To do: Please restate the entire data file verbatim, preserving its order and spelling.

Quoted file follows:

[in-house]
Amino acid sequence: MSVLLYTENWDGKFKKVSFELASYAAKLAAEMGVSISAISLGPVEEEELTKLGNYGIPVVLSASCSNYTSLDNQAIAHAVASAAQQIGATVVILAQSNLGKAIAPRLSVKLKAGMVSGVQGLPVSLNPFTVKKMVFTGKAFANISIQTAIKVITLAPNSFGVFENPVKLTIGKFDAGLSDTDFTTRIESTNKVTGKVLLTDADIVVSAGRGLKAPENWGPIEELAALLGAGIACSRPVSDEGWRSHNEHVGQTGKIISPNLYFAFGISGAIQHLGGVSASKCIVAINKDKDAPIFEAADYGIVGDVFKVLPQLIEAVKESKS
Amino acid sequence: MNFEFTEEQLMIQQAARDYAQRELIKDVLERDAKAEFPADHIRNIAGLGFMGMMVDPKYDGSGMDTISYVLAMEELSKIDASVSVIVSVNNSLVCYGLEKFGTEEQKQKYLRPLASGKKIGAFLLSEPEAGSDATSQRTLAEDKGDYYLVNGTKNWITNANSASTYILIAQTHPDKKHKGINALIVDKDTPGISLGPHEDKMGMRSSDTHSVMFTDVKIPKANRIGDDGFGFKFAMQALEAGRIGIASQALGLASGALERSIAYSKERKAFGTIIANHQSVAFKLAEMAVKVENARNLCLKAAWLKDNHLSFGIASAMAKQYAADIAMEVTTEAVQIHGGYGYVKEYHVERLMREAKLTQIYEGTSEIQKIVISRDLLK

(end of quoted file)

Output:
[in-house]
Amino acid sequence: MSVLLYTENWDGKFKKVSFELASYAAKLAAEMGVSISAISLGPVEEEELTKLGNYGIPVVLSASCSNYTSLDNQAIAHAVASAAQQIGATVVILAQSNLGKAIAPRLSVKLKAGMVSGVQGLPVSLNPFTVKKMVFTGKAFANISIQTAIKVITLAPNSFGVFENPVKLTIGKFDAGLSDTDFTTRIESTNKVTGKVLLTDADIVVSAGRGLKAPENWGPIEELAALLGAGIACSRPVSDEGWRSHNEHVGQTGKIISPNLYFAFGISGAIQHLGGVSASKCIVAINKDKDAPIFEAADYGIVGDVFKVLPQLIEAVKESKS
Amino acid sequence: MNFEFTEEQLMIQQAARDYAQRELIKDVLERDAKAEFPADHIRNIAGLGFMGMMVDPKYDGSGMDTISYVLAMEELSKIDASVSVIVSVNNSLVCYGLEKFGTEEQKQKYLRPLASGKKIGAFLLSEPEAGSDATSQRTLAEDKGDYYLVNGTKNWITNANSASTYILIAQTHPDKKHKGINALIVDKDTPGISLGPHEDKMGMRSSDTHSVMFTDVKIPKANRIGDDGFGFKFAMQALEAGRIGIASQALGLASGALERSIAYSKERKAFGTIIANHQSVAFKLAEMAVKVENARNLCLKAAWLKDNHLSFGIASAMAKQYAADIAMEVTTEAVQIHGGYGYVKEYHVERLMREAKLTQIYEGTSEIQKIVISRDLLK